Ad industry employees with fatalistic tendencies had a collective freakout in 2018, and who can blame them? Everywhere one looked, houses were on fire as legacies collapsed. Some of the business’s biggest names—both people and organizations—exited stage left in most unspectacular fashion.
Don’t worry. Advertising will be here, in some form, as long as we humans remain driven by that undying urge to consume. A few brilliant souls will learn how to make it, and fewer still will make themselves rich from it.
Here are the most important industry stories of 2018, as chosen by Adweek’s Editor at Large with feedback from members of the agency community.
Time’s Up, #MeToo and Diet Madison Avenue
Misogyny and advertising have an unfortunate and well-documented history.
As RPA vp, creative director Sarah May Bates put it in an all-too-familiar refrain, “I know many women who have experienced physical and verbal harassment at work, but said nothing for fear they’d lose their jobs.”
This year, the conversation unquestionably changed; whether that change was dramatic enough to permanently impact the industry for the better remains a matter for debate. #MeToo officially hit the business in December 2017, when The Martin Agency fired CCO Joe Alexander. A long-held spark then became an open flame that proved marketing was not immune to the movement that has taken down top personalities in media, entertainment, politics and professional sports.
“We saw name after name get outed on the [anonymous] Instagram account Diet Madison Avenue,” said Bates. Few of the industry’s most notable agencies went unscathed as the topic drowned out all others for the first few months of the year.
In a great cosmic coincidence, WPP reached a settlement in the Erin Johnson sexual harassment case just as the #MeToo conversation hit its peak in April.
That first phase ended almost as soon as it began in mid-year when Diet Madison Avenue, which sparked an entirely new debate about punishment and online anonymity, went silent after being sued for defamation. Executive firings continued around the world with little or no context, but the mood reflected uncertainty over what could and should come next.
“There was a lot of soul searching and action planning against how we create more inclusive and equitable environments in our industry,” said Barbarian CEO Cathy Butler, who described the shift as “long overdue, and critical to our industry’s survival in the future.”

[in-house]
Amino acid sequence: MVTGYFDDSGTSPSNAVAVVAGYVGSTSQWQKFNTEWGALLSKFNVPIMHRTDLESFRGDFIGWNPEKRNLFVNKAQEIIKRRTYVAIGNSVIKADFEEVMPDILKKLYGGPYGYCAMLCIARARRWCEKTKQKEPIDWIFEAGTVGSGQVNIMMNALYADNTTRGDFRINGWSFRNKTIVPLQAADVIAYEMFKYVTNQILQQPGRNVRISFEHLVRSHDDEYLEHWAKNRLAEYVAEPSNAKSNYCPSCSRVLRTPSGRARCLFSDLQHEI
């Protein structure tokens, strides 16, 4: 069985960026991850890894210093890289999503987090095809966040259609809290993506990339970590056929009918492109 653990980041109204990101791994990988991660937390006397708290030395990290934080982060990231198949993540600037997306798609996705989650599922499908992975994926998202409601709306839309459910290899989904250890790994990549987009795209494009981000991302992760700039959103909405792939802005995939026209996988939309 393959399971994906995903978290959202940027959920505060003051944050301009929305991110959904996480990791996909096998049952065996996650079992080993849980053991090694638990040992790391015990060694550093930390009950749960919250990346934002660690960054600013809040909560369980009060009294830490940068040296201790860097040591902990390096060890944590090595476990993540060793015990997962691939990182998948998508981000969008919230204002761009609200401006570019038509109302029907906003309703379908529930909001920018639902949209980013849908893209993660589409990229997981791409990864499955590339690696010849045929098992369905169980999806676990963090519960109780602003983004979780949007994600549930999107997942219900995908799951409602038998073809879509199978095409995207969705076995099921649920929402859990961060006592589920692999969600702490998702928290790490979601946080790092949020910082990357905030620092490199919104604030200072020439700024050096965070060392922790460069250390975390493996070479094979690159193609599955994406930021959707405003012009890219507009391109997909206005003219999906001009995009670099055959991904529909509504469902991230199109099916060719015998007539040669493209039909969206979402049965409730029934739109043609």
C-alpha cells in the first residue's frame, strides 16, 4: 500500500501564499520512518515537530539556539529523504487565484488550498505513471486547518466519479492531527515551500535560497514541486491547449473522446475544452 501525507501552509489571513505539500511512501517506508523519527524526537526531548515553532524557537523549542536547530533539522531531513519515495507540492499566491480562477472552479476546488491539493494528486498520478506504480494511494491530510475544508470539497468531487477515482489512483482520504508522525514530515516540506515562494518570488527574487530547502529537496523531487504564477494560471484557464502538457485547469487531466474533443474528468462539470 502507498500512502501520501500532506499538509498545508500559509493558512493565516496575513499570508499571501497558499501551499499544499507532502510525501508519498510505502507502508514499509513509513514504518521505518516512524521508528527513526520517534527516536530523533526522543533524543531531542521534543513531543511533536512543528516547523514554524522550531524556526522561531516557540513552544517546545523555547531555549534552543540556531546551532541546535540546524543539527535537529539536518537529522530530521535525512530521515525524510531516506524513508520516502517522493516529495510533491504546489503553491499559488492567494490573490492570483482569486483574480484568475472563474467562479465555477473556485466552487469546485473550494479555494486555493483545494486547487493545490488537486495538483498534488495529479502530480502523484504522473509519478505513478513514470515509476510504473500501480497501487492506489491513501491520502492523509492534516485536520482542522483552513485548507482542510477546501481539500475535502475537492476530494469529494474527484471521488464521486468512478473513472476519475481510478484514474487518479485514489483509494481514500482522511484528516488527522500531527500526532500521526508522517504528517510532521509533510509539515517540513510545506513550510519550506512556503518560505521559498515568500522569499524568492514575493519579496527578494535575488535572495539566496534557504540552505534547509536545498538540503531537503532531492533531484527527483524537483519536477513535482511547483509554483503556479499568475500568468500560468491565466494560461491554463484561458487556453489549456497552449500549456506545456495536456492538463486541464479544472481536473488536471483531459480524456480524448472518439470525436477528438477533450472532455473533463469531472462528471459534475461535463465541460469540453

Beyond the headlines, dozens of women donated hundreds of hours to Time’s Up Advertising (and other efforts) at little or no benefit to themselves. But systemic change is slow and bumpy, as we saw when one of the industry’s most visible women agreed to step down from the group’s steering committee after acknowledging that she had not been completely honest regarding her decision to hire a former agency lead for a big pitch that ultimately went nowhere.
Why was this all happening at once? An appealing narrative held that our newly conscious culture would no longer allow the almost exclusively male egos who long held free rein over the ad business to act with impunity. But as much as we wanted that story to be true, it didn’t always add up. One couldn’t help but make the easy comparison to Mad Men, that self-indulgent portrait of an abused and abusive man whose final revelation held that nothing much matters as long as you can find new ways to sell sugar water to teenagers.
So has the era of invincible executives truly ended? Brace yourself for an unfortunate truth, because most of the worst offenders will never be outed, and their victims’ stories will remain untold. For now, the answer to the big question may lie in the number who have publicly acknowledged and apologized for their behavior over the past year: zero.